So far, it is viewed as less important that they find a good surgical plan for her.  For now, it is apparently less important that they try their hardest.  It is less important that they see my baby for the fighter she truly is.  It is less important that they show me some compassion when they deliver bad news.

Well, that makes it all the more important to me that I find the perfect person to operate on her.

I haven’t found that person yet.  I’ll keep looking until I do.

–FullPlateMom,
who doesn’t care what she said to make it sound that way.  It’s not true.  

4 Comments Add yours

  1. Yvette says:

    I am so sorry, but you will know when you get to the right one. When we were facing Fei’s unexpected brain/ spinal surgery I thought yeah I’ll check out the surgeon here BUT I knew I would take her to delaware for the surgeon we love and trust. Well, God threw me for a curve ball and in walked a crazy little neurosurgeon who had a little bit of God complex mixed with a confidence and I knew we would be ok. AS I tell others, I don’t need them to be my friend I need them to be the very best in their field. What about trying the surgeon’s that have done surgery on other adopted children?

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  2. exmish says:

    I think that as a society, we value life in differing degrees.We mourn as a nation for twenty kids at Sandy Hook (and rightly so) but fewer express outrage over the 500 homicides (and higher) in the city of Chicago in 2012, many of whom were children.We value a life after birth differently than we do before birth.And, evidently, some value biological children differently from adopted children.It sucks.As if knowing that she had this problem somehow makes her life less than if it had been a surprise presenting itself after she came. I completely agree with you – somewhere, there is a surgeon who will fight for her and with her, and not just shrug and say “oh well, you knew this might not work out.”You know Casa Dot is always open to however many FPFamily Members need a place not far from Chicago or Milwaukee to crash.*HUG*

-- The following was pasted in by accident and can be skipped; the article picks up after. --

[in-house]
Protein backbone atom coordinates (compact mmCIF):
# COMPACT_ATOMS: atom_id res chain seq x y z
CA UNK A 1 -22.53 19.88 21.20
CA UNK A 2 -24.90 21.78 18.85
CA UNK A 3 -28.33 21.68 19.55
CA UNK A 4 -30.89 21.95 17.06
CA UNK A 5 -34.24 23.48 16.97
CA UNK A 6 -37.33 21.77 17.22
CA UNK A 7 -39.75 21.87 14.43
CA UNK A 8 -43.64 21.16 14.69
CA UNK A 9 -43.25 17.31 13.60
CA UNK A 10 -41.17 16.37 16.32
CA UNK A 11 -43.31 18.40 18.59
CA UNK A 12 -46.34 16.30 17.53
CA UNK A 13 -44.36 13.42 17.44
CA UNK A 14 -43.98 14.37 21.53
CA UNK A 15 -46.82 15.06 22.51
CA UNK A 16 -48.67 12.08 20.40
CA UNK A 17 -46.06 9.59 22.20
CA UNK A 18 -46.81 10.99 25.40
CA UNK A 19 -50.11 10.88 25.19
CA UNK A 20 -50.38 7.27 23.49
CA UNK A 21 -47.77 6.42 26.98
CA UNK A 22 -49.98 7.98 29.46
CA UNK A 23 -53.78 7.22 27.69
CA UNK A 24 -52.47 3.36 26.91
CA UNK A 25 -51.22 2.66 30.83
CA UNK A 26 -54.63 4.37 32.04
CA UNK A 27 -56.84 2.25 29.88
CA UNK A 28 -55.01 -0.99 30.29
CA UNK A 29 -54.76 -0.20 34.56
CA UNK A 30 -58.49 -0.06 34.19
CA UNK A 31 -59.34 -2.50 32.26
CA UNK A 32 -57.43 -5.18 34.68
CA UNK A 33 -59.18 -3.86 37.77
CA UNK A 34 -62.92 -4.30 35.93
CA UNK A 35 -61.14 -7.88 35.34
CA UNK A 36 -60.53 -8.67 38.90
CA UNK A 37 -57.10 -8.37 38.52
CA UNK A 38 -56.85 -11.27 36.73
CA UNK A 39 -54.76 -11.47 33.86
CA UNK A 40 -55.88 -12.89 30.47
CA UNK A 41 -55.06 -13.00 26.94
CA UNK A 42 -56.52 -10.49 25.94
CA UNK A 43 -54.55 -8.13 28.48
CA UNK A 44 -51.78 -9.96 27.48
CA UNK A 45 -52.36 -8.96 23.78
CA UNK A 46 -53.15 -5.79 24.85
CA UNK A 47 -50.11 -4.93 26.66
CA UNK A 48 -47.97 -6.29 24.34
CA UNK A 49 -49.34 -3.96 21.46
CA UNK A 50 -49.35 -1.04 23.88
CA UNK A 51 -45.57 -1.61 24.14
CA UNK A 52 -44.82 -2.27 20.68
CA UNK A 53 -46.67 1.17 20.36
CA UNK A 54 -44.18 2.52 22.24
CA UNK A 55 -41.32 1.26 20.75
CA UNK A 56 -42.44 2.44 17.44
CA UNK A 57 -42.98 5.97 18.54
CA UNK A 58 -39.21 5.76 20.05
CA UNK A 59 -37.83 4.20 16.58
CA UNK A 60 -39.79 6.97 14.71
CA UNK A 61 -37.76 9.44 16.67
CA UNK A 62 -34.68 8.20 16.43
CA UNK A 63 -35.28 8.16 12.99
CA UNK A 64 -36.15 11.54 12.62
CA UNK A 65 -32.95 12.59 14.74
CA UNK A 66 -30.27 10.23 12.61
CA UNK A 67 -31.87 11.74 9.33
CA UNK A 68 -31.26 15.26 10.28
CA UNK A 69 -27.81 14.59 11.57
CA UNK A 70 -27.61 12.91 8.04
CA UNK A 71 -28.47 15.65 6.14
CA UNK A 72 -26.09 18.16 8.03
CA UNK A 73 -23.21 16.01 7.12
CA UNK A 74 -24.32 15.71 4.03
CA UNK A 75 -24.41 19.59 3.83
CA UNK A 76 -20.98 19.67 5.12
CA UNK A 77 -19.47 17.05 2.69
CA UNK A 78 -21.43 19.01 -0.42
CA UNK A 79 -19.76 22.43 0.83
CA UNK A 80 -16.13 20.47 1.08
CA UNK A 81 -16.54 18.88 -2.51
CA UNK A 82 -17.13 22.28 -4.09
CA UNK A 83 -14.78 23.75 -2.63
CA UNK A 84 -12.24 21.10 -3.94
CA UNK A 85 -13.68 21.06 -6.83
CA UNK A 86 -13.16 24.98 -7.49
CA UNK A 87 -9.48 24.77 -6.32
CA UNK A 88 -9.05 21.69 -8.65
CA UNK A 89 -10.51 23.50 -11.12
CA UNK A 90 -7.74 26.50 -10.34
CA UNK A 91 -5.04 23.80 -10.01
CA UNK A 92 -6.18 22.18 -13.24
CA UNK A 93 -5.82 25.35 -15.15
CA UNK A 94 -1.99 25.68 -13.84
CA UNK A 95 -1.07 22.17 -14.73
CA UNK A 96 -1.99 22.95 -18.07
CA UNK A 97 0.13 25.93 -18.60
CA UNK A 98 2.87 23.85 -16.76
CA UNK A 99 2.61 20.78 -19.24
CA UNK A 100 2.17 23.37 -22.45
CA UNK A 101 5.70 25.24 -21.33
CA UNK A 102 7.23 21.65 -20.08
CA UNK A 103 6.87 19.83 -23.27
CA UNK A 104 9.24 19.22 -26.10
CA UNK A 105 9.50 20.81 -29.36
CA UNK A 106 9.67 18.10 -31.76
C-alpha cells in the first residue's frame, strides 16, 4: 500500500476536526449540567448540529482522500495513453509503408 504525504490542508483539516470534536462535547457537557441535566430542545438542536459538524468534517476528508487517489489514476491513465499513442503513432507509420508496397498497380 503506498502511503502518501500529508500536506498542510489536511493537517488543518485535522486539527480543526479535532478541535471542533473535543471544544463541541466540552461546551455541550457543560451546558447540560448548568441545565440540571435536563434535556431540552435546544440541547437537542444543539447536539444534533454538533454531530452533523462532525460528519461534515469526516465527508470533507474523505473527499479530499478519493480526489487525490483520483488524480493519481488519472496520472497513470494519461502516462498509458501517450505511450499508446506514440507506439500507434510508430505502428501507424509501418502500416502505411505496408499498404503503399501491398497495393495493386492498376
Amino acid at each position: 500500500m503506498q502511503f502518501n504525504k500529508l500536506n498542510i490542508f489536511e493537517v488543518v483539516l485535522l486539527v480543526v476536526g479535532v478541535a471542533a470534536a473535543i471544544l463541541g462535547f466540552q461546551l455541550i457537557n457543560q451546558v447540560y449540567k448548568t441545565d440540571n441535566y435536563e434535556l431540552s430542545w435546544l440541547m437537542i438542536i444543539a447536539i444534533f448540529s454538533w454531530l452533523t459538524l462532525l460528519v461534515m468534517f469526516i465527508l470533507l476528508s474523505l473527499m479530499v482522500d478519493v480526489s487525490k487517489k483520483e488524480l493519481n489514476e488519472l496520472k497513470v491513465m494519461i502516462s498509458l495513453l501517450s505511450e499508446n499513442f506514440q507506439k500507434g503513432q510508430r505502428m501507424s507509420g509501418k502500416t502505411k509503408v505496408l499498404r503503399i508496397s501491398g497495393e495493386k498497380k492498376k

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  3. FullPlateMom says:

    Thank you both. We might need to crash @CasaDot. I have NO clue where this journey will take us. No clue.Yvette, Boston has worked miracles on adopted children and children who just had the bad luck not to be able to have their condition corrected for a long time. I’m hoping they’ll get back to me. I have one team telling me ‘hurry, hurry’ and another telling me to gather more info, one team telling me surgery is too risky and another recommending a very risky procedure. I need a little clarity. I hope to get it from this new surgeon tomorrow. We’ll see. I want the peace that you found when that surgeon walked into the room. That would make my day, God complex or not.

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  4. Chasidy Brooks says:

    Reading these on the back end…
    You are such an amazing momma!